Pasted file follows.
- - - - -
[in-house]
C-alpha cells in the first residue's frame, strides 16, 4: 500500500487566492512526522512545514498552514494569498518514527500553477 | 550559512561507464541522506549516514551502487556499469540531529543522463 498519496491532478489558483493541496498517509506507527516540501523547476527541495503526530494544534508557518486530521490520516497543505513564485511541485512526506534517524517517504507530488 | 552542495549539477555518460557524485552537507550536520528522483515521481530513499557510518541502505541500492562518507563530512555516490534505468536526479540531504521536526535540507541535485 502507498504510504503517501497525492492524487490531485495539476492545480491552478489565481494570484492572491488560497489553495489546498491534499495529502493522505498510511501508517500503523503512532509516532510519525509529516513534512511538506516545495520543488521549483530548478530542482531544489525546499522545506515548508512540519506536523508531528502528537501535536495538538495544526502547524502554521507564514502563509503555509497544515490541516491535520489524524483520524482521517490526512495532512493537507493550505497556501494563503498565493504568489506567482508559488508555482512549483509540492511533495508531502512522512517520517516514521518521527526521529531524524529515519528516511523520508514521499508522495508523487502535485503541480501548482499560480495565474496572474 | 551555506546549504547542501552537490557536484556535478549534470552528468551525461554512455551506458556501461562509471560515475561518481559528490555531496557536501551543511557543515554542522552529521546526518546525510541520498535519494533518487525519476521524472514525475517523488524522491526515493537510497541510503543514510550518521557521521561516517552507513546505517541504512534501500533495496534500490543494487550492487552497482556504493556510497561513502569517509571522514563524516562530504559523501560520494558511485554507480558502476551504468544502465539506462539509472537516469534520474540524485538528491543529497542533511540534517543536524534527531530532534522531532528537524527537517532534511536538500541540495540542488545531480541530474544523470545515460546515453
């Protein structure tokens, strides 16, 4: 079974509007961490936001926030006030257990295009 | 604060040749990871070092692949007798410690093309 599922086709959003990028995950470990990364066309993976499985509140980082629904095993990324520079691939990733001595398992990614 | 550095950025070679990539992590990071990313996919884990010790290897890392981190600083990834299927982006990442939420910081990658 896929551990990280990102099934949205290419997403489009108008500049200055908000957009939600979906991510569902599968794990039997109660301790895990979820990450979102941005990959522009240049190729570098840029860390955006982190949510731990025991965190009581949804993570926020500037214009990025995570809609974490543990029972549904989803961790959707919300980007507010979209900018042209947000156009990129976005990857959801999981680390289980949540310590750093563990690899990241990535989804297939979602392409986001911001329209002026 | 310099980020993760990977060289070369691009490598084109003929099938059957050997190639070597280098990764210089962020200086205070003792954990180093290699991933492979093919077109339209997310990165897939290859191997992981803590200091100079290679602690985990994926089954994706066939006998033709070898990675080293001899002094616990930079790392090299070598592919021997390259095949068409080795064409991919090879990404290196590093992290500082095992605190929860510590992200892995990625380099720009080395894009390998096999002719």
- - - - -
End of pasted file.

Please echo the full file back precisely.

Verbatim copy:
[in-house]
C-alpha cells in the first residue's frame, strides 16, 4: 500500500487566492512526522512545514498552514494569498518514527500553477 | 550559512561507464541522506549516514551502487556499469540531529543522463 498519496491532478489558483493541496498517509506507527516540501523547476527541495503526530494544534508557518486530521490520516497543505513564485511541485512526506534517524517517504507530488 | 552542495549539477555518460557524485552537507550536520528522483515521481530513499557510518541502505541500492562518507563530512555516490534505468536526479540531504521536526535540507541535485 502507498504510504503517501497525492492524487490531485495539476492545480491552478489565481494570484492572491488560497489553495489546498491534499495529502493522505498510511501508517500503523503512532509516532510519525509529516513534512511538506516545495520543488521549483530548478530542482531544489525546499522545506515548508512540519506536523508531528502528537501535536495538538495544526502547524502554521507564514502563509503555509497544515490541516491535520489524524483520524482521517490526512495532512493537507493550505497556501494563503498565493504568489506567482508559488508555482512549483509540492511533495508531502512522512517520517516514521518521527526521529531524524529515519528516511523520508514521499508522495508523487502535485503541480501548482499560480495565474496572474 | 551555506546549504547542501552537490557536484556535478549534470552528468551525461554512455551506458556501461562509471560515475561518481559528490555531496557536501551543511557543515554542522552529521546526518546525510541520498535519494533518487525519476521524472514525475517523488524522491526515493537510497541510503543514510550518521557521521561516517552507513546505517541504512534501500533495496534500490543494487550492487552497482556504493556510497561513502569517509571522514563524516562530504559523501560520494558511485554507480558502476551504468544502465539506462539509472537516469534520474540524485538528491543529497542533511540534517543536524534527531530532534522531532528537524527537517532534511536538500541540495540542488545531480541530474544523470545515460546515453
């Protein structure tokens, strides 16, 4: 079974509007961490936001926030006030257990295009 | 604060040749990871070092692949007798410690093309 599922086709959003990028995950470990990364066309993976499985509140980082629904095993990324520079691939990733001595398992990614 | 550095950025070679990539992590990071990313996919884990010790290897890392981190600083990834299927982006990442939420910081990658 896929551990990280990102099934949205290419997403489009108008500049200055908000957009939600979906991510569902599968794990039997109660301790895990979820990450979102941005990959522009240049190729570098840029860390955006982190949510731990025991965190009581949804993570926020500037214009990025995570809609974490543990029972549904989803961790959707919300980007507010979209900018042209947000156009990129976005990857959801999981680390289980949540310590750093563990690899990241990535989804297939979602392409986001911001329209002026 | 310099980020993760990977060289070369691009490598084109003929099938059957050997190639070597280098990764210089962020200086205070003792954990180093290699991933492979093919077109339209997310990165897939290859191997992981803590200091100079290679602690985990994926089954994706066939006998033709070898990675080293001899002094616990930079790392090299070598592919021997390259095949068409080795064409991919090879990404290196590093992290500082095992605190929860510590992200892995990625380099720009080395894009390998096999002719």